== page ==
Dot Dunger

February 22, 2014
5 mins read

The man of steel (Gary Steel, that is) has been thinking about that Dotcom chap, and specifically, his album.

Kim-DotcomTHERE’S A NOBLE tradition amongst serious exponents of electronic music craft that’s particularly common amongst techno and house producers. These are dance music genres in which authentic craftspeople admire anonymity. They know that at its best, dance music is a level playing field: the dance floor is a place for people to shake their asses without having to worship the Godlike edifice of rock star-like celebrity. But of course, the more popular they get, the harder it is to shed a skin, and to simply be the sum total of the sounds on a disc. Some producers change their monikers with abandon, so it becomes a full-time job for fans to keep up, and exposes those fans as hopeless nerds. After all, they should really be chasing great sounds, not a brand. Other artist/DJs release 12-inch singles in limited white label editions with no name at all or, as in the case of the critically acclaimed dubstep producer Burial, keep their identity hidden. [Well, he managed that for seven years, but has recently blown his cover.]
Good_Times_Kim_DotcomOn the other hand, there’s no credibility in a dance music artist who exploits his music as part of a brand-building exercise, and that’s my first big issue with that big man, Kim Dotcom, and his Good Times album.
For any New Zealander or resident who has kept up with news stories in the past couple of years, Kim Dotcom’s presence on the local scene, for better or worse, is huge. [Excuse the pun]. Had the FBI-engineered raid on his mansion never happened, it’s my guess that Dotcom would still have become a larger-than-life figure [excuse me again] on our tiny stage. Let’s not retread old details, but clearly, the controversy over the raid and the subsequent shutdown of Dotcom’s file-sharing business, the legal complexities, the business with our prime minister and John Banks and on and on, have all kept the Dotcom name in headlines.
And that’s the problem in attempting to assess Dotcom’s album, which he has apparently pieced together in fits and starts during the troubles of the past couple of years.
kim-dotcom-620_2118143bI contemplated the possibility of hypnotism so my head would be devoid of any memory of Dotcom, and I could assess Good Times with none of the obvious baggage. But that would be a lot of trouble all in aid of what really is a lousy record.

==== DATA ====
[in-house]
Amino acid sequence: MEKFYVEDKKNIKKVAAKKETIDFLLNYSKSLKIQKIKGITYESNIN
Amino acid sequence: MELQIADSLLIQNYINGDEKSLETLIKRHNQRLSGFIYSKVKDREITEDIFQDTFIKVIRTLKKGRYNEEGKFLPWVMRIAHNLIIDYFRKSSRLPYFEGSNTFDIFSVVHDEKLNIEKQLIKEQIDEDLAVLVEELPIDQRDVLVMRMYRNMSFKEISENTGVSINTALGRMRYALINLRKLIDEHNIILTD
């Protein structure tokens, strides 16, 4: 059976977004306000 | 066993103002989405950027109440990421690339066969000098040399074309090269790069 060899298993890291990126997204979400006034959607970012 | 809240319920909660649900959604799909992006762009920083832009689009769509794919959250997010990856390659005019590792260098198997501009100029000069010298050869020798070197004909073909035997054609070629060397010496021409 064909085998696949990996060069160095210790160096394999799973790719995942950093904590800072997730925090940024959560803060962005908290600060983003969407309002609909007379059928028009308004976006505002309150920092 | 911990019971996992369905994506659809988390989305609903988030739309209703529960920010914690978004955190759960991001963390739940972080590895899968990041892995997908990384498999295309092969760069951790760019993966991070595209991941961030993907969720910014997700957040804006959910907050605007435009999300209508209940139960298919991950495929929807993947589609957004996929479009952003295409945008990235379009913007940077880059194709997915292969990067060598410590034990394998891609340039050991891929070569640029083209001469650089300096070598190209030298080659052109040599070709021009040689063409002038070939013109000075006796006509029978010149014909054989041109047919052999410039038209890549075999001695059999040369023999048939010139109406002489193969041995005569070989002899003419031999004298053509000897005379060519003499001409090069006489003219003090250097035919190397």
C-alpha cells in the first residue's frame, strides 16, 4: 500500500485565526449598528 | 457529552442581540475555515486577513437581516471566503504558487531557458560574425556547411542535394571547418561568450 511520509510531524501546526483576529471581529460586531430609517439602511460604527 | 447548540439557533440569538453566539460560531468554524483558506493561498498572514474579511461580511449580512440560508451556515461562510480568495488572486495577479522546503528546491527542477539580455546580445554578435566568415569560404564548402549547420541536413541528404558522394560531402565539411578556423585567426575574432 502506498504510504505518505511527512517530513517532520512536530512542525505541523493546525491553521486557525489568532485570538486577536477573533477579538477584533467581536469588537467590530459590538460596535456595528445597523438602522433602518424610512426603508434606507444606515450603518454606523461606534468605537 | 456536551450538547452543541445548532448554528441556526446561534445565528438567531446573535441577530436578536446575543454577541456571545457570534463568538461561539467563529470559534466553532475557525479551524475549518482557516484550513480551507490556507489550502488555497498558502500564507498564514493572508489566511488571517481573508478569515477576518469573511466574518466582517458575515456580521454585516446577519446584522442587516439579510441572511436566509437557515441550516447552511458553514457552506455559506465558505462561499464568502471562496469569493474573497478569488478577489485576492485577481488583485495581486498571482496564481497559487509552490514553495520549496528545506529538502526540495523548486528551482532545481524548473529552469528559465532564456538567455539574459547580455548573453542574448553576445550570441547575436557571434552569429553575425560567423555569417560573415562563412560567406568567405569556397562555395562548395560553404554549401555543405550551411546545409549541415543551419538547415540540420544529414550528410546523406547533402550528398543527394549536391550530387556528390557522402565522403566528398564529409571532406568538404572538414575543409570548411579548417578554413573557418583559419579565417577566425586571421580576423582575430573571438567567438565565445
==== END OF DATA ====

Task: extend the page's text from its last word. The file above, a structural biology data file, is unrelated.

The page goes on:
In truth, I don’t know what I think of Dotcom and his various pursuits. On the one hand, it seems to me that his file-sharing site was only doing what many other file-sharing sites do, acting as conduits between sender and recipient in much the same way as snail mail or email. It seems to me that seemingly above-board websites like YouTube are brazenly above the law by allowing anyone to put anything online for anyone to watch or listen to, and only pulling it down when a copy-write owner complains. Compared to that, any supposed indiscretions of Dotcom’s Megaupload site, now closed, seem trifling. And it feels to me like the old guard in Hollywood have chosen a soft target to test their legal weaponry on, in the hope that he will be an example that scares off others, or perhaps sets a precedent, resulting in file-sharing sites dropping like a house of cards.
On the other hand, Dotcom’s tendency to throw money around in a fashion well documented through the 20th century by various nouveau riche comes across as garish and more than a little bit dull. It’s that mindless hedonism that’s about as subtle as a flying mallet and slimes its way through Good Times, one of the most excruciating albums to have troubled my CD player, and already a candidate for Worst NZ Album By A Rich Bastard In 2014, aka, an album that tastes like fart de foie gras.
Okay, let me be fair: there are a couple of good things about Good Times. One is the sound quality, which is decent. A lot of contemporary dance pop is compressed to buggery, but this isn’t. There’s a good amount of tightly controlled bass weight and the synth sounds, which dominate the mix, are nicely insectoid as they buzz from speaker to speaker.